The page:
Born for sailing
Posted July 24, 2012
MACOMB TOWNSHIP — Before the weekend of July 20, 12-year-old Cruz Schroeder had never visited Mackinac Island.
For his first trip there, he took arguably the most adventurous route that anyone can, riding wind in a 36-foot sailboat as part of the 2012 Port Huron to Mackinac race.
When he and the rest of the crew docked at Mackinac Island after taking fifth place in their class, he said all the veteran sailors on the island were surprised to see Cruz walk onto Mackinac with the rest of his veteran crew.
“It was kind of crazy,” Cruz said of the experience and the reception the older sailors gave him. “They were all surprised. They were all coming up to me and saying, ‘Congratulations.’”
It may have been his first trip to Mackinac, but it was far from his first time on a sailboat. The competition and sailing club flags, set on the living room floor of the Schroeder home and varying in both color and size, are testaments to that fact.
“He’s always the youngest one, pretty much,” said his mother, LoriAnn Schroeder.
Among them is the flag for the North Star Sail Club junior sailing program that he got into three years before the club’s standard minimum age. Then there’s a Junior Olympic Bronze Medal he earned for sailing in Macatawa Bay near Holland, Mich.
His parents explain that their son’s fascination with boats began during visits to Marine City, St. Clair and other coastal cities in Michigan, where he would watch in awe as the freighters passed along the Great Lakes.
Then a trip on a family friend’s sailboat when Cruz was 5 solidified his love for water.
“He was like a sponge, asking a million questions and absorbing all the answers and information,” said Cruz’ father, Mike Schroeder, in an e-mail.
He said Cruz immediately began asking if he could start sailing. His father denied him until he turned 10.
“It’s fun to be out on the water and feel the wind,” Cruz said of the experience of sailing. He said the other kids at school are surprised to hear that he sails. “A lot of kids think it’s boring.” While most students his age are waiting for the summer because of the break from school, Cruz said he wishes he were on the water in his sailboat.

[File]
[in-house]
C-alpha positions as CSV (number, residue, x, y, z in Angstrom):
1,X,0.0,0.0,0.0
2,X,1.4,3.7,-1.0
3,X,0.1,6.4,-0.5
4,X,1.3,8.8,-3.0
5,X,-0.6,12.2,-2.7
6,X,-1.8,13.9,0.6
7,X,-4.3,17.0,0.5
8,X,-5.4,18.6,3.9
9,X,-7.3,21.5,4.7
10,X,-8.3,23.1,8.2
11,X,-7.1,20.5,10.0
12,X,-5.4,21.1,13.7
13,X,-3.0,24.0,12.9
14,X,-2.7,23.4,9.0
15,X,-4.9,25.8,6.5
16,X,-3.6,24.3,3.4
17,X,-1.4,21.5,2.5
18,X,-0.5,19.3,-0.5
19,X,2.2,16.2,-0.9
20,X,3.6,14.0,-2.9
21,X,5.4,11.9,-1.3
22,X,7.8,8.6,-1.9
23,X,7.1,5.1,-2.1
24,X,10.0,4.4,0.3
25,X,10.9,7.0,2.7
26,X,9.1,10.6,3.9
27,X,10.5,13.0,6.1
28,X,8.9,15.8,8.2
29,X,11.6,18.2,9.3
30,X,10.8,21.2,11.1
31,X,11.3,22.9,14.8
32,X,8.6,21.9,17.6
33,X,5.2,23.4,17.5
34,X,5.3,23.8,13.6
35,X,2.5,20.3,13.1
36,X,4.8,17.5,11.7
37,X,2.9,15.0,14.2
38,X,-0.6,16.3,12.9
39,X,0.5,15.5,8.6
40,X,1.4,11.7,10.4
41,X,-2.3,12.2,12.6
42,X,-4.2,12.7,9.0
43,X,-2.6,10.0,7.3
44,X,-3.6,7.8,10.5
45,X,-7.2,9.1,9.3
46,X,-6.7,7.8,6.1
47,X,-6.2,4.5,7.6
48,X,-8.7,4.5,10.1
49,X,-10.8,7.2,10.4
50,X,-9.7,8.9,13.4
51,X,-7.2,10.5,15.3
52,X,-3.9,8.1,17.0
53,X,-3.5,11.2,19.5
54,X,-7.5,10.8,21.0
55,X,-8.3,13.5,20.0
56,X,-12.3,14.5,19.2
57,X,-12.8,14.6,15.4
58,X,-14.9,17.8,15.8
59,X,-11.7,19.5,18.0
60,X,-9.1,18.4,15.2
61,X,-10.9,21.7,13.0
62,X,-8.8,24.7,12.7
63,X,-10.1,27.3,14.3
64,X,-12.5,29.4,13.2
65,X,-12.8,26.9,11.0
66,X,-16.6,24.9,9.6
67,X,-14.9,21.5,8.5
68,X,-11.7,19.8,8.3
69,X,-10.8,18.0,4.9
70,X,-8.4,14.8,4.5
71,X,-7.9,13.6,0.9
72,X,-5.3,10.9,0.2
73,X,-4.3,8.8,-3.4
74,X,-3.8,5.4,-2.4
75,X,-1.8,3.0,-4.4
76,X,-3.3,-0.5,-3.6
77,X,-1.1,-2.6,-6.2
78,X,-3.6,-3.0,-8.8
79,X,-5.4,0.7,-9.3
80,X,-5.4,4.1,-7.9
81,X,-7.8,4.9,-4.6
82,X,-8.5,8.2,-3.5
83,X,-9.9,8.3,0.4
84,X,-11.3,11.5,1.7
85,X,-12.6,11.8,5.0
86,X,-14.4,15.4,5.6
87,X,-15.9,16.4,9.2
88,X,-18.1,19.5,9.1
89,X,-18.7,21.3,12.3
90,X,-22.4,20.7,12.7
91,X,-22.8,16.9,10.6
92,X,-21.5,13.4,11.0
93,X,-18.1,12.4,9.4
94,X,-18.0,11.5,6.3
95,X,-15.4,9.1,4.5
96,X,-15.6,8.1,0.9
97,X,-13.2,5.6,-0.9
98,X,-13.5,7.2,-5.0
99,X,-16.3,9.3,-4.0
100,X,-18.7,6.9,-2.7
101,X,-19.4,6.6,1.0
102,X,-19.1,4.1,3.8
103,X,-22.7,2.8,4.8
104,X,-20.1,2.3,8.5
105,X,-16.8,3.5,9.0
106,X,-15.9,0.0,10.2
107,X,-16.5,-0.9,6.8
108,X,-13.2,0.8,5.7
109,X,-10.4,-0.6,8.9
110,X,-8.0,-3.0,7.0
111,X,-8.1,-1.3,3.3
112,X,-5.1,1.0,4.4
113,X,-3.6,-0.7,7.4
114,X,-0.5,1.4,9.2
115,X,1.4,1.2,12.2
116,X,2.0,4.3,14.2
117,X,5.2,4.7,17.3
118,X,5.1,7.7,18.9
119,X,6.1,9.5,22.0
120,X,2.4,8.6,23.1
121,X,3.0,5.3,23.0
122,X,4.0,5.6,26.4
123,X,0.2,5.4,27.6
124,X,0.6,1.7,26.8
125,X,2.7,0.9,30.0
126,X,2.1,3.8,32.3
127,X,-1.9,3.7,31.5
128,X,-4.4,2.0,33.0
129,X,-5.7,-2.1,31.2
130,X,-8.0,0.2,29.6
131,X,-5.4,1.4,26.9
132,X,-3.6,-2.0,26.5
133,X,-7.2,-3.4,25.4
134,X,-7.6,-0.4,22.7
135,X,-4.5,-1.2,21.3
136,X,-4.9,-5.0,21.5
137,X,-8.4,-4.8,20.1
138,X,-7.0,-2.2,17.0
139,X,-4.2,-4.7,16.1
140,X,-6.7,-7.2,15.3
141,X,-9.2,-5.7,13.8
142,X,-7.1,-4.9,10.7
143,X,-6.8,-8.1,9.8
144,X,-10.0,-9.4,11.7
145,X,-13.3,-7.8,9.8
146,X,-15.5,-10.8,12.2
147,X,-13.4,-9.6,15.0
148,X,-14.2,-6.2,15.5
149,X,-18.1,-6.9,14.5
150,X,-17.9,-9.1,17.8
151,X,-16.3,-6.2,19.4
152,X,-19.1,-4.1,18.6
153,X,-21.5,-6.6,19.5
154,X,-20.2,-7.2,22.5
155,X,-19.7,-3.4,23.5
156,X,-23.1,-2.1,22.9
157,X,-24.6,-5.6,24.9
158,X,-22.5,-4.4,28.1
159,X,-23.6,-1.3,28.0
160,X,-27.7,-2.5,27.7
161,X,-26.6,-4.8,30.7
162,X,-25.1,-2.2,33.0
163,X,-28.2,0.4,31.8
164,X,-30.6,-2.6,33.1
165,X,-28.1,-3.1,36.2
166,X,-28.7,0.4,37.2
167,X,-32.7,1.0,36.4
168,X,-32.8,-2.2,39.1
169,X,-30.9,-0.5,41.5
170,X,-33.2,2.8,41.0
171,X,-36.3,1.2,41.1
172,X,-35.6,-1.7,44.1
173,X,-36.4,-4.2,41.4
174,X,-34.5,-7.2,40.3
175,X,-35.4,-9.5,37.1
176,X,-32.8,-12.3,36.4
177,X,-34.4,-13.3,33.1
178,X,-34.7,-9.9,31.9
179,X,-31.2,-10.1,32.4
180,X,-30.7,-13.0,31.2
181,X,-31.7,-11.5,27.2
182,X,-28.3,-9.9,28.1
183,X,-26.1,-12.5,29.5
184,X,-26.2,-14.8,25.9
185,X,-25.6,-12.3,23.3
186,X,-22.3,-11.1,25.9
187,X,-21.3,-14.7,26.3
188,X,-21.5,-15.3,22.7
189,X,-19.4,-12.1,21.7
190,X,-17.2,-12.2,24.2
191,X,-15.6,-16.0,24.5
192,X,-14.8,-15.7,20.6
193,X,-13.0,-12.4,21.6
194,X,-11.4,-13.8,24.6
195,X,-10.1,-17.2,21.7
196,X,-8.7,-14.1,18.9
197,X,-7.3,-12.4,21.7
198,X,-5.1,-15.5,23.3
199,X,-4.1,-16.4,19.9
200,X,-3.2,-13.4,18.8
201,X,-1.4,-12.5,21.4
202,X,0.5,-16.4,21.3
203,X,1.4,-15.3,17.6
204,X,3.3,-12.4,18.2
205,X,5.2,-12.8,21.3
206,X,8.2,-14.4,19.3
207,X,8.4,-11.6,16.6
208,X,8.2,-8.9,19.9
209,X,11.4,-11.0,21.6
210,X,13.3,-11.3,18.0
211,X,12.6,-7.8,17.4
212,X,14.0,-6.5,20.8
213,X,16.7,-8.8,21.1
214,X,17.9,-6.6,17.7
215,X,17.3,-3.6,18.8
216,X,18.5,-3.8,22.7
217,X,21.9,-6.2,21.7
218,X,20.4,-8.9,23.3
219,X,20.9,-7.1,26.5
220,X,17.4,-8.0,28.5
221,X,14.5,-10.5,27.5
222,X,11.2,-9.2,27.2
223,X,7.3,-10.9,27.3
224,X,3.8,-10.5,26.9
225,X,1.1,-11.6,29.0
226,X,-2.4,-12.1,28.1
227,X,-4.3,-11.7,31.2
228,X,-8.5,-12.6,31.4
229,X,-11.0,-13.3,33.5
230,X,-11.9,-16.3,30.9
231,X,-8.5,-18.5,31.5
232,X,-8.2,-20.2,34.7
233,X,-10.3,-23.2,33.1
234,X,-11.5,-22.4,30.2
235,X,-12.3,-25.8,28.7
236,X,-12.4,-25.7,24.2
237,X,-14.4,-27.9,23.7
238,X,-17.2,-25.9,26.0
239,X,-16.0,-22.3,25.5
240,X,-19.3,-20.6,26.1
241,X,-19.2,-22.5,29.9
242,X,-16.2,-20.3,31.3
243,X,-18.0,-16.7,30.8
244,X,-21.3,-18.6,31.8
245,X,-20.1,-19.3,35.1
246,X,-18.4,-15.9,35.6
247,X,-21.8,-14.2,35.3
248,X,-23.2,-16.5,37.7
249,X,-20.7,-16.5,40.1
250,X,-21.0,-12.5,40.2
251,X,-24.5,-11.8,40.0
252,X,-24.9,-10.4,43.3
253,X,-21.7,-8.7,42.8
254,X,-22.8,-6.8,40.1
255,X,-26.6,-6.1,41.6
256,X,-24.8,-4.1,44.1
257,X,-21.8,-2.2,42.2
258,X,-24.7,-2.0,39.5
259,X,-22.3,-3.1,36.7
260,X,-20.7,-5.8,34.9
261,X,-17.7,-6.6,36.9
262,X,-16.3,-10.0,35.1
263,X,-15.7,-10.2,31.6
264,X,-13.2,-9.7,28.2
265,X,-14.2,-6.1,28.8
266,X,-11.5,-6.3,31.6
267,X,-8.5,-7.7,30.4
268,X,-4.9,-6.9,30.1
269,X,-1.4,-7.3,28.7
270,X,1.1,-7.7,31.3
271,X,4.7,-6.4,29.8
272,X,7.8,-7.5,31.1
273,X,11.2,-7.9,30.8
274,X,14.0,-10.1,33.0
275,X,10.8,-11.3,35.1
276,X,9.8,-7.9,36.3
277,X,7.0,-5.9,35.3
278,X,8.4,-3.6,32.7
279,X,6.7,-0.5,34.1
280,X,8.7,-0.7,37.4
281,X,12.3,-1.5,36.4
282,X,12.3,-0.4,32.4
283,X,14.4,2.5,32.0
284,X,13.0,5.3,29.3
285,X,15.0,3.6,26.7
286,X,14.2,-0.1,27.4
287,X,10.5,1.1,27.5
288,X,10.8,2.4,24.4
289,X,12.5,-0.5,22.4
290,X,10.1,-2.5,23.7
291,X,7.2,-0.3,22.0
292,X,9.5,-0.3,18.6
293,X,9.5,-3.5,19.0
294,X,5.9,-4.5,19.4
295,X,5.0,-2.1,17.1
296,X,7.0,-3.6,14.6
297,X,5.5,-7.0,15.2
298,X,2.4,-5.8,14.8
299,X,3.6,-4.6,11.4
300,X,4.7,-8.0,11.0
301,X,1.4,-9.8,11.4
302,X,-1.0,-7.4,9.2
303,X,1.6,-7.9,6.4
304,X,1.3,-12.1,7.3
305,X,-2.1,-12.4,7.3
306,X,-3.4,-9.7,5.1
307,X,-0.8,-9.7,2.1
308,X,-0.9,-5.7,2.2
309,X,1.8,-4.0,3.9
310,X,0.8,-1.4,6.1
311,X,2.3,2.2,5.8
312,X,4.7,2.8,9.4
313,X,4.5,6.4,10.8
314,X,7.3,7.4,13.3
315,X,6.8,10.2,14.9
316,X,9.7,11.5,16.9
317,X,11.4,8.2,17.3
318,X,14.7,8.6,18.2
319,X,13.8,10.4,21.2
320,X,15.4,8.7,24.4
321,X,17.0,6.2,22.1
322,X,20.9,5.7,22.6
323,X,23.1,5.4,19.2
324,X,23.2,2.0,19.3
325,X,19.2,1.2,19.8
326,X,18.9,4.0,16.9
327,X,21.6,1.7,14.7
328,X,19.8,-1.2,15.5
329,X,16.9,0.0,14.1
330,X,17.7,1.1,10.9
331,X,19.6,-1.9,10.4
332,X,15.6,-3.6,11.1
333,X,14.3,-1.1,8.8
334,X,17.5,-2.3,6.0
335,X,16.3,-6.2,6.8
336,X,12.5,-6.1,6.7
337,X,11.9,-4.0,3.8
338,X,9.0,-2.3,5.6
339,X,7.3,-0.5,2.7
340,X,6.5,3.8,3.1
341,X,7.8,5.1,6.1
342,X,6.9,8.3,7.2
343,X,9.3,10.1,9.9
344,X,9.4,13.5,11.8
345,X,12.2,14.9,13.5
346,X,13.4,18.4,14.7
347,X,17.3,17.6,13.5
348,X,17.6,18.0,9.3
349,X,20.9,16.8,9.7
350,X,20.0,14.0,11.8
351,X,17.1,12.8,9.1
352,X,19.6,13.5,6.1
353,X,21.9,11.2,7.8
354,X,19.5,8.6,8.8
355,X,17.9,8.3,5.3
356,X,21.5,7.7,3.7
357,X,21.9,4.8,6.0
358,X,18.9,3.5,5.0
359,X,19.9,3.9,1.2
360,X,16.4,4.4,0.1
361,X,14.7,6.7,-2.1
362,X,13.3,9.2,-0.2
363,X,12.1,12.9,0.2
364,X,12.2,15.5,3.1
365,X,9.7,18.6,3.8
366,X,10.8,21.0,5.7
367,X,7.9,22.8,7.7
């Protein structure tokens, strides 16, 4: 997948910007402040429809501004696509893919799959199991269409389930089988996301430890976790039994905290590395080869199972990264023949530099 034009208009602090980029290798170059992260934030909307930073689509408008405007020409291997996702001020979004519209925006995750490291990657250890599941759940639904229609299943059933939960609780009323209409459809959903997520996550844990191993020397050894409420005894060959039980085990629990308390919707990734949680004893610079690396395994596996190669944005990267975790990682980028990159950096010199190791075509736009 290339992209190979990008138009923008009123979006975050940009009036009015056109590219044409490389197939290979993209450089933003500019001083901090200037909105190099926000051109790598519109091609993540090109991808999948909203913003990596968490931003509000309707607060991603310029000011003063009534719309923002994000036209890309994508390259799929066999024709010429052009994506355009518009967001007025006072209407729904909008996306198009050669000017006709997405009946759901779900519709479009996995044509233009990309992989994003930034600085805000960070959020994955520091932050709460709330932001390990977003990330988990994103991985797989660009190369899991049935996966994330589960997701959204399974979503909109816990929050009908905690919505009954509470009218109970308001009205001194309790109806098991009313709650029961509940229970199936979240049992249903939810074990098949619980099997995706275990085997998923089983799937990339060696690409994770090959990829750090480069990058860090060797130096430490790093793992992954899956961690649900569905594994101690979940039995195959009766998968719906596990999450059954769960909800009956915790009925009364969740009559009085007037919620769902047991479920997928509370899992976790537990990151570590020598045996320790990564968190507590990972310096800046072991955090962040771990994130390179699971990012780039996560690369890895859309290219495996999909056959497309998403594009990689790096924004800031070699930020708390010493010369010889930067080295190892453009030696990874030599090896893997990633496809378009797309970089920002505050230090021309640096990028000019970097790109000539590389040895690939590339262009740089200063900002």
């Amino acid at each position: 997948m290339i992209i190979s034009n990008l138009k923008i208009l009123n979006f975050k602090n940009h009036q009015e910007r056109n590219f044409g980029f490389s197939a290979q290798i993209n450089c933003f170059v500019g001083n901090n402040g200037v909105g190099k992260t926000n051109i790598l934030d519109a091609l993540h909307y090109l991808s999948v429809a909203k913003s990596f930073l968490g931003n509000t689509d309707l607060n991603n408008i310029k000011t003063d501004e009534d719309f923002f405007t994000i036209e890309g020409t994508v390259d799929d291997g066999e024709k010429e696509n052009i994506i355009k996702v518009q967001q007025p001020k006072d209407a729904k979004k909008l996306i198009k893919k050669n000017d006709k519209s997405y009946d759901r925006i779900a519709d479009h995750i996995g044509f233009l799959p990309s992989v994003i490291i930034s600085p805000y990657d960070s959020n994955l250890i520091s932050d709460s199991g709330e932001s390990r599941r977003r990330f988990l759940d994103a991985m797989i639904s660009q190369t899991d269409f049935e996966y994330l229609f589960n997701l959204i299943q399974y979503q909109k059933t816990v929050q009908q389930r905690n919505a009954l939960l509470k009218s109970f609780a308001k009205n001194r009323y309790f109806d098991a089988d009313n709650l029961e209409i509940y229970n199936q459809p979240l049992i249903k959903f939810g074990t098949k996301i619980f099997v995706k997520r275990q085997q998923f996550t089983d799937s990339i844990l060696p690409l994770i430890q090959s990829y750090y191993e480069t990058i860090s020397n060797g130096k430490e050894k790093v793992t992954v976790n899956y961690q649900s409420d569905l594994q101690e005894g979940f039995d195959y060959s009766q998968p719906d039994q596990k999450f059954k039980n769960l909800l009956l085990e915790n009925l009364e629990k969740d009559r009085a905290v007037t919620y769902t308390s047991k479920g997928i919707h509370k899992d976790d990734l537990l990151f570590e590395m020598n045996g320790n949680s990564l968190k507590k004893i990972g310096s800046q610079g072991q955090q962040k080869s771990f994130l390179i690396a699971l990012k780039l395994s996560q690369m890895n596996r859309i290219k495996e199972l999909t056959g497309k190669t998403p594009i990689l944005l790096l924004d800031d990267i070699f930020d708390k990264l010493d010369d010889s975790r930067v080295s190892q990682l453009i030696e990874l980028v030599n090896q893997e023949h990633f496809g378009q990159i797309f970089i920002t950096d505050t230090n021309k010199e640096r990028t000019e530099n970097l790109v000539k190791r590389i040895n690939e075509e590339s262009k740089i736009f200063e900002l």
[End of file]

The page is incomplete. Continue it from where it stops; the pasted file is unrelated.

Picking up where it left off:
His first boat was an 8-footer in which he learned the basics of sailing.
“The boon was so low, so it was hard to move,” he said. “When you would move in the boat, it kind of shifted around.”
LoriAnn said it is best for him to learn on the small boat because they are the hardest to control when compared with the larger sailboats.
What impresses her most is how her son can now look at the surface of the water and know from what direction the wind is coming and how strong its gusts are.
That talent, Cruz said, comes from practice.
Much as he was when Cruz first wanted to sail, Mike was hesitant when his son floated the idea of sailing inthe Port Huron to Mackinac Race.
“Later, after some serious consideration, I began thinking maybe I should reconsider,” he said.
Mike met with the leader of the crew that was inviting his son to join them for the race.
“They whisper things like ‘Sailing career’ and ‘Olympics,’” Mike said of the meeting. “Those are accomplishments that could very well be within my son’s grasp, and no matter how much I fear for his safety, how could I ever deny him the opportunity to achieve such life-satisfying goals?”
More from C & G Newspapers